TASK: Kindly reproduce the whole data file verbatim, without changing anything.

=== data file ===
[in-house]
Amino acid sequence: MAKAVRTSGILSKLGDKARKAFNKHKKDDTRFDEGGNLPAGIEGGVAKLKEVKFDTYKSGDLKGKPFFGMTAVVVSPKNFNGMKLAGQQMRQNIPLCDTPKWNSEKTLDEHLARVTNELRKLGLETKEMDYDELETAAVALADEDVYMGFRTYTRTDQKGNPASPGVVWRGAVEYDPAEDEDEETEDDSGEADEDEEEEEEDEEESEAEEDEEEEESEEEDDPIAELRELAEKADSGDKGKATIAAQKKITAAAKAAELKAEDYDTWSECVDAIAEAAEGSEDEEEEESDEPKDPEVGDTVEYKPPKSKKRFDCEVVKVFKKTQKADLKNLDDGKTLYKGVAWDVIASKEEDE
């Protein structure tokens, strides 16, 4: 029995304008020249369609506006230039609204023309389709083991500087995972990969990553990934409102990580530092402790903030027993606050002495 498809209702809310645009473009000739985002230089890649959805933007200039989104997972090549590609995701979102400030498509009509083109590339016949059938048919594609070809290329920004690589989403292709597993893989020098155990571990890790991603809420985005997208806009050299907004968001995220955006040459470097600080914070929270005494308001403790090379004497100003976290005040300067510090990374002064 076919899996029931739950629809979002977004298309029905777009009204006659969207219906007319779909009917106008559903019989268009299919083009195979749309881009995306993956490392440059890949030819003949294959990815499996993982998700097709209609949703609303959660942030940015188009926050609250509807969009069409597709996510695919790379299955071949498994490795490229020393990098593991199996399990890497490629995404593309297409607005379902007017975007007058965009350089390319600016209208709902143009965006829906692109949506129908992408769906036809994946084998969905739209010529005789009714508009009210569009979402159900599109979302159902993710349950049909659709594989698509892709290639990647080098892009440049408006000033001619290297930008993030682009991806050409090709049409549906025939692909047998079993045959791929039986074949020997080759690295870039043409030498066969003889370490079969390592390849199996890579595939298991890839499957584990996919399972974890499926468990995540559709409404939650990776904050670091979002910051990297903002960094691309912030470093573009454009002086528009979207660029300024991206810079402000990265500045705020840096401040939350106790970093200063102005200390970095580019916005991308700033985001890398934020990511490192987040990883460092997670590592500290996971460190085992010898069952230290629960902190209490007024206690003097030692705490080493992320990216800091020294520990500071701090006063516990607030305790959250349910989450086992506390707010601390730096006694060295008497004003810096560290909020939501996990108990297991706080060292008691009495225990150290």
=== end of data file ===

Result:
[in-house]
Amino acid sequence: MAKAVRTSGILSKLGDKARKAFNKHKKDDTRFDEGGNLPAGIEGGVAKLKEVKFDTYKSGDLKGKPFFGMTAVVVSPKNFNGMKLAGQQMRQNIPLCDTPKWNSEKTLDEHLARVTNELRKLGLETKEMDYDELETAAVALADEDVYMGFRTYTRTDQKGNPASPGVVWRGAVEYDPAEDEDEETEDDSGEADEDEEEEEEDEEESEAEEDEEEEESEEEDDPIAELRELAEKADSGDKGKATIAAQKKITAAAKAAELKAEDYDTWSECVDAIAEAAEGSEDEEEEESDEPKDPEVGDTVEYKPPKSKKRFDCEVVKVFKKTQKADLKNLDDGKTLYKGVAWDVIASKEEDE
């Protein structure tokens, strides 16, 4: 029995304008020249369609506006230039609204023309389709083991500087995972990969990553990934409102990580530092402790903030027993606050002495 498809209702809310645009473009000739985002230089890649959805933007200039989104997972090549590609995701979102400030498509009509083109590339016949059938048919594609070809290329920004690589989403292709597993893989020098155990571990890790991603809420985005997208806009050299907004968001995220955006040459470097600080914070929270005494308001403790090379004497100003976290005040300067510090990374002064 076919899996029931739950629809979002977004298309029905777009009204006659969207219906007319779909009917106008559903019989268009299919083009195979749309881009995306993956490392440059890949030819003949294959990815499996993982998700097709209609949703609303959660942030940015188009926050609250509807969009069409597709996510695919790379299955071949498994490795490229020393990098593991199996399990890497490629995404593309297409607005379902007017975007007058965009350089390319600016209208709902143009965006829906692109949506129908992408769906036809994946084998969905739209010529005789009714508009009210569009979402159900599109979302159902993710349950049909659709594989698509892709290639990647080098892009440049408006000033001619290297930008993030682009991806050409090709049409549906025939692909047998079993045959791929039986074949020997080759690295870039043409030498066969003889370490079969390592390849199996890579595939298991890839499957584990996919399972974890499926468990995540559709409404939650990776904050670091979002910051990297903002960094691309912030470093573009454009002086528009979207660029300024991206810079402000990265500045705020840096401040939350106790970093200063102005200390970095580019916005991308700033985001890398934020990511490192987040990883460092997670590592500290996971460190085992010898069952230290629960902190209490007024206690003097030692705490080493992320990216800091020294520990500071701090006063516990607030305790959250349910989450086992506390707010601390730096006694060295008497004003810096560290909020939501996990108990297991706080060292008691009495225990150290």